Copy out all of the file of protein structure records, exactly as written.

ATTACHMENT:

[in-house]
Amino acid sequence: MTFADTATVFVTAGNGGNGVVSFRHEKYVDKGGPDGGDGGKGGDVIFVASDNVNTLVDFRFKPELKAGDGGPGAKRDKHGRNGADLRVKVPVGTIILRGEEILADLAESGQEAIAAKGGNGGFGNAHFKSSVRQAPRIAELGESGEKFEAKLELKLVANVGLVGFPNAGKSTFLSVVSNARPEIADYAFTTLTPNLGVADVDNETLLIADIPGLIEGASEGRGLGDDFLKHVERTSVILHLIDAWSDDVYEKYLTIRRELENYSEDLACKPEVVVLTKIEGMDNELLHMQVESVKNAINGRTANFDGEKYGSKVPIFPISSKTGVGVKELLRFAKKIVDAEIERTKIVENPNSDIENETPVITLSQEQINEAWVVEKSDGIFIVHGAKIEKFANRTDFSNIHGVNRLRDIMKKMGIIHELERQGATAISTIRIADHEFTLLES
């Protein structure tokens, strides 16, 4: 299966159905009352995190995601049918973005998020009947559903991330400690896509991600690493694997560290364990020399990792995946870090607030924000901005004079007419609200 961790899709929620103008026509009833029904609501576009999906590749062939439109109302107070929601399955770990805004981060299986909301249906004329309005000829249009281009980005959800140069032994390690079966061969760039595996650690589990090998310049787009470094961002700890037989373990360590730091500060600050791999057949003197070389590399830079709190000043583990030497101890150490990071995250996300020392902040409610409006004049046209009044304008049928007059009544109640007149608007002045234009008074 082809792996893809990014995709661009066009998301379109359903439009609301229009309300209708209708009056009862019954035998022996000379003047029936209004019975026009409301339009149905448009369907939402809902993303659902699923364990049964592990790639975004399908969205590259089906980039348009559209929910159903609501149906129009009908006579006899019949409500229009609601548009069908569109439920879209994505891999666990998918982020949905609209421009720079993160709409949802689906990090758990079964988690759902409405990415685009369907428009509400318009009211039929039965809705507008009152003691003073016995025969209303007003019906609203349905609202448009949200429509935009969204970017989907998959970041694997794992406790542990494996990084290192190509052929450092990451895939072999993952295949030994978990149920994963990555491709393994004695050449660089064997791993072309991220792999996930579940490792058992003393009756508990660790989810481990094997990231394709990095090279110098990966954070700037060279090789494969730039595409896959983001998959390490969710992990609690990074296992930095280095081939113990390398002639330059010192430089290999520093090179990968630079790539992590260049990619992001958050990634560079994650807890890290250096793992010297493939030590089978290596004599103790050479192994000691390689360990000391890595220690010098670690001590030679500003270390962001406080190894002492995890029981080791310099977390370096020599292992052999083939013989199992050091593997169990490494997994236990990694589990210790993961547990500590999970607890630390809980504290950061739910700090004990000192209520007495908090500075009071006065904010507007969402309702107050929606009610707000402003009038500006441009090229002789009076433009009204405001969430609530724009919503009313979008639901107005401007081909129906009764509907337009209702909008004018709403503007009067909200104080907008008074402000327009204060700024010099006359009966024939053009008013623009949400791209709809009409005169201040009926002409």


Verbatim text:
[in-house]
Amino acid sequence: MTFADTATVFVTAGNGGNGVVSFRHEKYVDKGGPDGGDGGKGGDVIFVASDNVNTLVDFRFKPELKAGDGGPGAKRDKHGRNGADLRVKVPVGTIILRGEEILADLAESGQEAIAAKGGNGGFGNAHFKSSVRQAPRIAELGESGEKFEAKLELKLVANVGLVGFPNAGKSTFLSVVSNARPEIADYAFTTLTPNLGVADVDNETLLIADIPGLIEGASEGRGLGDDFLKHVERTSVILHLIDAWSDDVYEKYLTIRRELENYSEDLACKPEVVVLTKIEGMDNELLHMQVESVKNAINGRTANFDGEKYGSKVPIFPISSKTGVGVKELLRFAKKIVDAEIERTKIVENPNSDIENETPVITLSQEQINEAWVVEKSDGIFIVHGAKIEKFANRTDFSNIHGVNRLRDIMKKMGIIHELERQGATAISTIRIADHEFTLLES
């Protein structure tokens, strides 16, 4: 299966159905009352995190995601049918973005998020009947559903991330400690896509991600690493694997560290364990020399990792995946870090607030924000901005004079007419609200 961790899709929620103008026509009833029904609501576009999906590749062939439109109302107070929601399955770990805004981060299986909301249906004329309005000829249009281009980005959800140069032994390690079966061969760039595996650690589990090998310049787009470094961002700890037989373990360590730091500060600050791999057949003197070389590399830079709190000043583990030497101890150490990071995250996300020392902040409610409006004049046209009044304008049928007059009544109640007149608007002045234009008074 082809792996893809990014995709661009066009998301379109359903439009609301229009309300209708209708009056009862019954035998022996000379003047029936209004019975026009409301339009149905448009369907939402809902993303659902699923364990049964592990790639975004399908969205590259089906980039348009559209929910159903609501149906129009009908006579006899019949409500229009609601548009069908569109439920879209994505891999666990998918982020949905609209421009720079993160709409949802689906990090758990079964988690759902409405990415685009369907428009509400318009009211039929039965809705507008009152003691003073016995025969209303007003019906609203349905609202448009949200429509935009969204970017989907998959970041694997794992406790542990494996990084290192190509052929450092990451895939072999993952295949030994978990149920994963990555491709393994004695050449660089064997791993072309991220792999996930579940490792058992003393009756508990660790989810481990094997990231394709990095090279110098990966954070700037060279090789494969730039595409896959983001998959390490969710992990609690990074296992930095280095081939113990390398002639330059010192430089290999520093090179990968630079790539992590260049990619992001958050990634560079994650807890890290250096793992010297493939030590089978290596004599103790050479192994000691390689360990000391890595220690010098670690001590030679500003270390962001406080190894002492995890029981080791310099977390370096020599292992052999083939013989199992050091593997169990490494997994236990990694589990210790993961547990500590999970607890630390809980504290950061739910700090004990000192209520007495908090500075009071006065904010507007969402309702107050929606009610707000402003009038500006441009090229002789009076433009009204405001969430609530724009919503009313979008639901107005401007081909129906009764509907337009209702909008004018709403503007009067909200104080907008008074402000327009204060700024010099006359009966024939053009008013623009949400791209709809009409005169201040009926002409």